December 13, 2008
What is the future for weather modification? Can scientists cause it to rain more or less on one area than would normally occur? Can devastating crop ruining, hailstorms be turned aside? Some weather scientists say weather modification is feasible, others are inclined to be doubtful.
Those who take a restrained point of view, such as the U. S. Weather Bureau. say:
- There must be suitable moisture bearing clouds available for cloud seeding. Obviously then cloud seeding is not a cure for drought.
- It has been possible to say definitely that cloud seeding has increased precipitation only under very favorable circumstances, such as where moist air currents are forced to rise and produce persistent clouds. These circumstances usually occur over mountain ranges in the West. Under these favorable circumstances an increase in precipitation is only 10 to 15%.
- More research is necessary to learn how clouds release their moisture naturally before the effectiveness of artificial methods can be definitely known. One point of view holds that conditions under which it appears possible that cloud seeding might cause an increase in precipitation are almost exactly the same as those required for natural release.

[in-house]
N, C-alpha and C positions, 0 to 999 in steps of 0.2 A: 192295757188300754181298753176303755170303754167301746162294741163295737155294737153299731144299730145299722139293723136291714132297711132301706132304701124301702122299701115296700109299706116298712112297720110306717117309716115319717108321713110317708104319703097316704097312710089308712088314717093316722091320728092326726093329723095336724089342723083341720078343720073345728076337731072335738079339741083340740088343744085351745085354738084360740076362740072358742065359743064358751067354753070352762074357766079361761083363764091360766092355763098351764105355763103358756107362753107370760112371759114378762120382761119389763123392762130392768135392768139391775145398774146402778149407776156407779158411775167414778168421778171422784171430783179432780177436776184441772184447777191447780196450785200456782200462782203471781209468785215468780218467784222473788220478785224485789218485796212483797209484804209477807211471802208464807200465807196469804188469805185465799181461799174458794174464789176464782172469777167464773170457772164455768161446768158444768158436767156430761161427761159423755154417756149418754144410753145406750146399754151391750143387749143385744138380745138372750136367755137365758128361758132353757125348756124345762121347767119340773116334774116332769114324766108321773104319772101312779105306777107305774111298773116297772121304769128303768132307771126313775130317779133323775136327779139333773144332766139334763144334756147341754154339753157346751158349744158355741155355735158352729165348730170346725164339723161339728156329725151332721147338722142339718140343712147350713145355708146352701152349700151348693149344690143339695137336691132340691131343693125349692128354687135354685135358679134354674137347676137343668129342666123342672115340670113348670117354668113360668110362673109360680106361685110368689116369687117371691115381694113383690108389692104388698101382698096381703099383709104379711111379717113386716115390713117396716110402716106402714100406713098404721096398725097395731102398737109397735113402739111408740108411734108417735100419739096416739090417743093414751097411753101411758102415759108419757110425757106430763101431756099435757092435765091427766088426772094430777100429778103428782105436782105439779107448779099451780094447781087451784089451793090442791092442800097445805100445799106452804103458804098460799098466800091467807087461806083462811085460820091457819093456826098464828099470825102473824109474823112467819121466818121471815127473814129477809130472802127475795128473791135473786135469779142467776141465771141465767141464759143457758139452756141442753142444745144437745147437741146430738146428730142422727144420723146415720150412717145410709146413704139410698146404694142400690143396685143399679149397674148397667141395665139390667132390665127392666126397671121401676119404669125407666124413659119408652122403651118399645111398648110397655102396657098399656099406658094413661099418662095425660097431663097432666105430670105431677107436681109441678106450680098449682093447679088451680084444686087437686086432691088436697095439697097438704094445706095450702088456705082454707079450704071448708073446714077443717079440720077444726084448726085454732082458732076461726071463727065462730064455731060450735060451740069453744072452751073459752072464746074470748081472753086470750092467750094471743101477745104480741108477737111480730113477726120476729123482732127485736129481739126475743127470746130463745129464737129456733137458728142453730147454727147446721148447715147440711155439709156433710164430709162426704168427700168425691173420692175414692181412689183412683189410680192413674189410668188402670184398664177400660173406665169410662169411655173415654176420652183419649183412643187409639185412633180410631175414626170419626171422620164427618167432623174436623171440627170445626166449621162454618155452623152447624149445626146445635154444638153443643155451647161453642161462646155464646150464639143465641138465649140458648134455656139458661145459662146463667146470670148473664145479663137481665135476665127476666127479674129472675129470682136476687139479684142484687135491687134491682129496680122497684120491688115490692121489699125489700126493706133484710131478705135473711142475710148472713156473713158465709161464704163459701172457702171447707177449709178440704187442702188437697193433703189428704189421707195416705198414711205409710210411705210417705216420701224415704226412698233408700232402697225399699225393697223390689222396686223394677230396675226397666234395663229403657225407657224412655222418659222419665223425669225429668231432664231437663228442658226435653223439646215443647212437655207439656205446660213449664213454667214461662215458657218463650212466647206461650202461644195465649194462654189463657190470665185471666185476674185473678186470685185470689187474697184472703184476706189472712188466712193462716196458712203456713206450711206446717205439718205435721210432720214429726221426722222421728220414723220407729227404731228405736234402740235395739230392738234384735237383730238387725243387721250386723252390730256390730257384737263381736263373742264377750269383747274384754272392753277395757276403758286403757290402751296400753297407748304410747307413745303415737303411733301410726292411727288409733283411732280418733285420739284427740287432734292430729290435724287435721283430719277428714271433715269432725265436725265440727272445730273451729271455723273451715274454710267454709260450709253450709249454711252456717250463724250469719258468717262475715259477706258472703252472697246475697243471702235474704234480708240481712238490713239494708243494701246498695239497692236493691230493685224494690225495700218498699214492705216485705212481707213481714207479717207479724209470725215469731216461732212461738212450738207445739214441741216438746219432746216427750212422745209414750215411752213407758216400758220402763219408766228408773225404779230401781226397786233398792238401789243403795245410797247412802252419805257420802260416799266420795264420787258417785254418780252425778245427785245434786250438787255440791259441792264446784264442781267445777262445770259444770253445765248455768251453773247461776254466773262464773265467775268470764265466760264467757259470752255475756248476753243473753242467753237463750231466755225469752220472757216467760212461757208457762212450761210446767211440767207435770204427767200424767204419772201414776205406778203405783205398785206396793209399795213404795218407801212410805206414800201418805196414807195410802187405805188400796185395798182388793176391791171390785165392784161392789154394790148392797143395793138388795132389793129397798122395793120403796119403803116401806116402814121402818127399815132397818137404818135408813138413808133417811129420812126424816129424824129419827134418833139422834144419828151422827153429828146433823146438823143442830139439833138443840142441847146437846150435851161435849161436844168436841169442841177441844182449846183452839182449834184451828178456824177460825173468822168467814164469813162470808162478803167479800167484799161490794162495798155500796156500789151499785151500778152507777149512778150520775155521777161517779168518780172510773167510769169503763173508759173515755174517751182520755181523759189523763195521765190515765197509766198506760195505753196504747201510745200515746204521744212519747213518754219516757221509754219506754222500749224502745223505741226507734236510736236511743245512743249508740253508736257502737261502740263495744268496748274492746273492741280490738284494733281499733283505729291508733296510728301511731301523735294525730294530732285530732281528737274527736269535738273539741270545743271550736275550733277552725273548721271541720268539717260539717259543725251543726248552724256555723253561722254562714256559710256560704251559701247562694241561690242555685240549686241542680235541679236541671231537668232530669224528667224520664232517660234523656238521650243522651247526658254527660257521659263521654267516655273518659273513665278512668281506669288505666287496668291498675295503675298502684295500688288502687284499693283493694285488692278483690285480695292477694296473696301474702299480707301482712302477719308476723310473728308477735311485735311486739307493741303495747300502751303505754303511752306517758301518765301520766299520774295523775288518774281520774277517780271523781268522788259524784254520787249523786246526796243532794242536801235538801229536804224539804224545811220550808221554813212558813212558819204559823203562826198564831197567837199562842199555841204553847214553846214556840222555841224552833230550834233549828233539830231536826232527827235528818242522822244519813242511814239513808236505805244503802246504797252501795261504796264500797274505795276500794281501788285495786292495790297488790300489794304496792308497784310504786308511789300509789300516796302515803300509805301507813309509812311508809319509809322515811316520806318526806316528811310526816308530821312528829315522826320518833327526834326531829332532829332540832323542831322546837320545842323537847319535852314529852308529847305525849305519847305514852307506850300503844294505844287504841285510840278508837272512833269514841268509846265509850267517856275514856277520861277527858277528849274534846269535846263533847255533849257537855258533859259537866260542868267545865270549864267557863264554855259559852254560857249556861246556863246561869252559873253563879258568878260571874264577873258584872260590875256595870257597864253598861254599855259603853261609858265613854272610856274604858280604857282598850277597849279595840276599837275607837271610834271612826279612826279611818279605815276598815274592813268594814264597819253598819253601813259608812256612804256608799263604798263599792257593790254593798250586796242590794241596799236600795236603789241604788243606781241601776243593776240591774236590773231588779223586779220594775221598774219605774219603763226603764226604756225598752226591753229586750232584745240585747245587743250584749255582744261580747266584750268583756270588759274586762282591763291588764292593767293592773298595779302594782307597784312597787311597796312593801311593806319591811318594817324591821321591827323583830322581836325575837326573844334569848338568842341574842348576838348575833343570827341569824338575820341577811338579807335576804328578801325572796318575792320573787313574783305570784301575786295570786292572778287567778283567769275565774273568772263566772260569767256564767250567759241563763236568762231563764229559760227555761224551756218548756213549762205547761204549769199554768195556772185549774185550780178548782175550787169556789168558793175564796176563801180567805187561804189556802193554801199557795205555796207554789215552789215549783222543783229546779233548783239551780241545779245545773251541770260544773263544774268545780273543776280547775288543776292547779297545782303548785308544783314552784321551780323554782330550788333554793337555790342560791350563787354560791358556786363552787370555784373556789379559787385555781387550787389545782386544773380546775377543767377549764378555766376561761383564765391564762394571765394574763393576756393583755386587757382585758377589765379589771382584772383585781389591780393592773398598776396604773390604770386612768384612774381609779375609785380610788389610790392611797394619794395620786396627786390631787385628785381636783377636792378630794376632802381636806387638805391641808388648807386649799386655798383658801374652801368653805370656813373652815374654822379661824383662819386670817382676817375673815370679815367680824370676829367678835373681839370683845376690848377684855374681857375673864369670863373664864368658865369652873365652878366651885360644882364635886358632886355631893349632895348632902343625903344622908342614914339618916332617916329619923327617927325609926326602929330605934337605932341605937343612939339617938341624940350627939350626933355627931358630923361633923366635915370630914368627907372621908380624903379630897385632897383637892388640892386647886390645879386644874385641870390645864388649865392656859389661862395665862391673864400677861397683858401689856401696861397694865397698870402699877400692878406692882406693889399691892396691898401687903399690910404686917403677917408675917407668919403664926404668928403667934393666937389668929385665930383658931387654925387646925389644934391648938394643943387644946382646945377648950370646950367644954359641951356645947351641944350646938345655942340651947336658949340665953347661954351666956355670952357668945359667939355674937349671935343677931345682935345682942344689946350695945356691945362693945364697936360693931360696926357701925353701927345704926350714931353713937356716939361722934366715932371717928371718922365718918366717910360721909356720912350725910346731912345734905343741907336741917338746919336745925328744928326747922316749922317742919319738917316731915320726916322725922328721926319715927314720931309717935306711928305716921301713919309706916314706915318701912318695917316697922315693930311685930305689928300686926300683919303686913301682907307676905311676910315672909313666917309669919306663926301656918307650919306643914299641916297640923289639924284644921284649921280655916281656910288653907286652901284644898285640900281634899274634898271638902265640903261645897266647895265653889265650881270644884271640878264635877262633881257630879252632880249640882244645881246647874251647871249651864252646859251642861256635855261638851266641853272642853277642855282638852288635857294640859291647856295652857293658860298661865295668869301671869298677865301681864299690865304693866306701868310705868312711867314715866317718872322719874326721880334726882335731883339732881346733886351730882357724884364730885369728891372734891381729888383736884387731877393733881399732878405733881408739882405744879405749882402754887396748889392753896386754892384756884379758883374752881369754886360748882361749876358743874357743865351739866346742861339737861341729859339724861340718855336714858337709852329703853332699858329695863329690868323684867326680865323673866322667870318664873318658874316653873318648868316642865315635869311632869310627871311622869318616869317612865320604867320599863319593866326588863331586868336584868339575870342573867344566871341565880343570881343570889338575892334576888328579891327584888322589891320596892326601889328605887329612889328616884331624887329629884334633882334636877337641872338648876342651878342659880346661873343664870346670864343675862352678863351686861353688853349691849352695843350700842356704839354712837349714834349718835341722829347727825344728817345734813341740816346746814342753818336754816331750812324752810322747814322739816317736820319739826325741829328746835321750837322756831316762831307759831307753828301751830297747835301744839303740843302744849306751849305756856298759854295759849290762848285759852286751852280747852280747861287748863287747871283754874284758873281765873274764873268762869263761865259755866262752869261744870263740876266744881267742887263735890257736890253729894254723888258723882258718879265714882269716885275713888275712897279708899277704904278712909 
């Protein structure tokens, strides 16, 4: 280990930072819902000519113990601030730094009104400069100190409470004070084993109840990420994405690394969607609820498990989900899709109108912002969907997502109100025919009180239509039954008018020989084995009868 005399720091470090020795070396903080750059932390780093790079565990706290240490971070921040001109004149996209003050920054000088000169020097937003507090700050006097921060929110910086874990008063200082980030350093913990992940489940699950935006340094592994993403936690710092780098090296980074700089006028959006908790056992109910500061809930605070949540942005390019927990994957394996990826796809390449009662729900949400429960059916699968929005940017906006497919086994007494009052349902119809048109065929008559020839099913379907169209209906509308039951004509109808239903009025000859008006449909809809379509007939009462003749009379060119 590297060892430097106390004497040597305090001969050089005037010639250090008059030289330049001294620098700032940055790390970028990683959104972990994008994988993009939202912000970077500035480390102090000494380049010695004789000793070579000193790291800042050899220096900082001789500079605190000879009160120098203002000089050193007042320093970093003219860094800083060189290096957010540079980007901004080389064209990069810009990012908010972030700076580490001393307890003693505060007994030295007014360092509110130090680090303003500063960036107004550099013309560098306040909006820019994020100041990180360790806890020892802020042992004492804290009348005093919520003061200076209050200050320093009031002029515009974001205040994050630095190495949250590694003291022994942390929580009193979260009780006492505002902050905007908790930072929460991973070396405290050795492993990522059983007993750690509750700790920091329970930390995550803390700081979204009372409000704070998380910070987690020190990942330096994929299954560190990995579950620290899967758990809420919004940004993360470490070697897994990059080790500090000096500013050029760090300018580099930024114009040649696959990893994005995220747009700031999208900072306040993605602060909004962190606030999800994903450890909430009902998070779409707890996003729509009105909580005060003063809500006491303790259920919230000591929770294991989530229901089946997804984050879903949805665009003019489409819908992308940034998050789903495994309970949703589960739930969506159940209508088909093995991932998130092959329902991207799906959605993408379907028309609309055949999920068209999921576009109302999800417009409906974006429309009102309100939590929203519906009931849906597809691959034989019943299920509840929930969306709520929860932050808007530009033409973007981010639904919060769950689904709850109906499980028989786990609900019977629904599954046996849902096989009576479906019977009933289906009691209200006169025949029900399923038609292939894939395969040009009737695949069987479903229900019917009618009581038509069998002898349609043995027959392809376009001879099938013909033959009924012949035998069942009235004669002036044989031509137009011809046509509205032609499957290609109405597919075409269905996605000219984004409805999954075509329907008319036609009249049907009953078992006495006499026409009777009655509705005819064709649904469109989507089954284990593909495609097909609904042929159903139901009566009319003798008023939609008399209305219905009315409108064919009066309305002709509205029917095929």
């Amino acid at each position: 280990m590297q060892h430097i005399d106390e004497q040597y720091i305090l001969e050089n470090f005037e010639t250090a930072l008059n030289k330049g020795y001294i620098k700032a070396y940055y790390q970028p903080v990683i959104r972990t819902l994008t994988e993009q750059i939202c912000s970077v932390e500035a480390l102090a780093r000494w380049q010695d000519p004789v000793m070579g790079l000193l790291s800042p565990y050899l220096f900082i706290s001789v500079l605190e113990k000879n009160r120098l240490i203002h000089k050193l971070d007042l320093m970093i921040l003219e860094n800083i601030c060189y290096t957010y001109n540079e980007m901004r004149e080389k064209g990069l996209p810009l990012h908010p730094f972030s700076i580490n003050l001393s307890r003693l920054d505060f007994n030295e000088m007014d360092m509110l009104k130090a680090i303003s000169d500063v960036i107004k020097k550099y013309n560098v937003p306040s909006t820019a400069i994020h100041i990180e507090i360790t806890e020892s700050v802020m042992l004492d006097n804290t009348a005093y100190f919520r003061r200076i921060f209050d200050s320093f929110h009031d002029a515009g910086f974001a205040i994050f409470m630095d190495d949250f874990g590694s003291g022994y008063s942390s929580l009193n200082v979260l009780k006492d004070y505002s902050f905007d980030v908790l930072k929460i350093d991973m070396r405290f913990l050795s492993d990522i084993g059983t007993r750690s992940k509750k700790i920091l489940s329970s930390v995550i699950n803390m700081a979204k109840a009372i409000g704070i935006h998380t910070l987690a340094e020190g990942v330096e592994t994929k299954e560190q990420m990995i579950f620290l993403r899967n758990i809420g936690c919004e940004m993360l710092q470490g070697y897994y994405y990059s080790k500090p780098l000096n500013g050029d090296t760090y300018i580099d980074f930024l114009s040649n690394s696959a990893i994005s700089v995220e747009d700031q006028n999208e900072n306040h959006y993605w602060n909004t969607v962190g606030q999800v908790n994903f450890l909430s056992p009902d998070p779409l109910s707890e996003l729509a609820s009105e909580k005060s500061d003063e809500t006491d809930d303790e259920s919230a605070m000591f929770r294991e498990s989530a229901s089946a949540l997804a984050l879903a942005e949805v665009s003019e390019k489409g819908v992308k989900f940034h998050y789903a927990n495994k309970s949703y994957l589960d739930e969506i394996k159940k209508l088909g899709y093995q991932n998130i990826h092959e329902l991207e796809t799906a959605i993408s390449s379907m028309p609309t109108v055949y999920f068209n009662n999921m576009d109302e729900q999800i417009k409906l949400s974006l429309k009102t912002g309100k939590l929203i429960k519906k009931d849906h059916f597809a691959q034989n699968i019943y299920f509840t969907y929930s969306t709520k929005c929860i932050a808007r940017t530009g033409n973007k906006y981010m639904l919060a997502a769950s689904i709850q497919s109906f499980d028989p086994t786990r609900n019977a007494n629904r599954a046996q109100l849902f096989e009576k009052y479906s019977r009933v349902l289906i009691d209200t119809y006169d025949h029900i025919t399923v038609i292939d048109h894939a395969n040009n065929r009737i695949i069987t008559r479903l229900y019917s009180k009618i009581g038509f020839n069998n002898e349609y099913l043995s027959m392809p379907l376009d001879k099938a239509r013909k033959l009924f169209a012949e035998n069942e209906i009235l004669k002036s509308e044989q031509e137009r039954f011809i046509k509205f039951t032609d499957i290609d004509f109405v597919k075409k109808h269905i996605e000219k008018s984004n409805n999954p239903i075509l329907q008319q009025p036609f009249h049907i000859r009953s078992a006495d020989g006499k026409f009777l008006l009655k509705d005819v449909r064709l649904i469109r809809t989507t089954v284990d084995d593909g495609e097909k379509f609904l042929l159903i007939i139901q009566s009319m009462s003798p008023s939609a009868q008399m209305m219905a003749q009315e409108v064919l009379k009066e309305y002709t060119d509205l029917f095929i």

On the other hand, Dr. Irving P. Krick, whose Water Resources Development Corp. conducted cloud seeding work for almost a decade, says:
- Unlike other natural resources such as iron ore, the world supplies of water cannot be depleted. Our water supply is continuously moving through the hydrological cycle, from the atmosphere to earth as precipitation and by evaporation back to the atmosphere. It is an astounding fact that we are using the same water that prehistoric man used. The problem is to adjust and modify the water supply through precipitation to best fit our needs.
- It is true that cloud seeding cannot produce rain but it can assist the natural processes and thereby obtain greater yields in desired areas.
- In the wheatlands of eastern Washington, live successive years of cloud seeding obtained from 6 to 14 more inches of rainfall than adjacent areas. On a cost basis spent on weather modification added $40 in income to farmers through increased yields.
- Hail cannot be eliminated but it is possible through cloud seeding to suppress it and minimize potential damage. Hail suppression programs will increase precipitation and at the same time suppress lightning, thus saving timberlands from fire.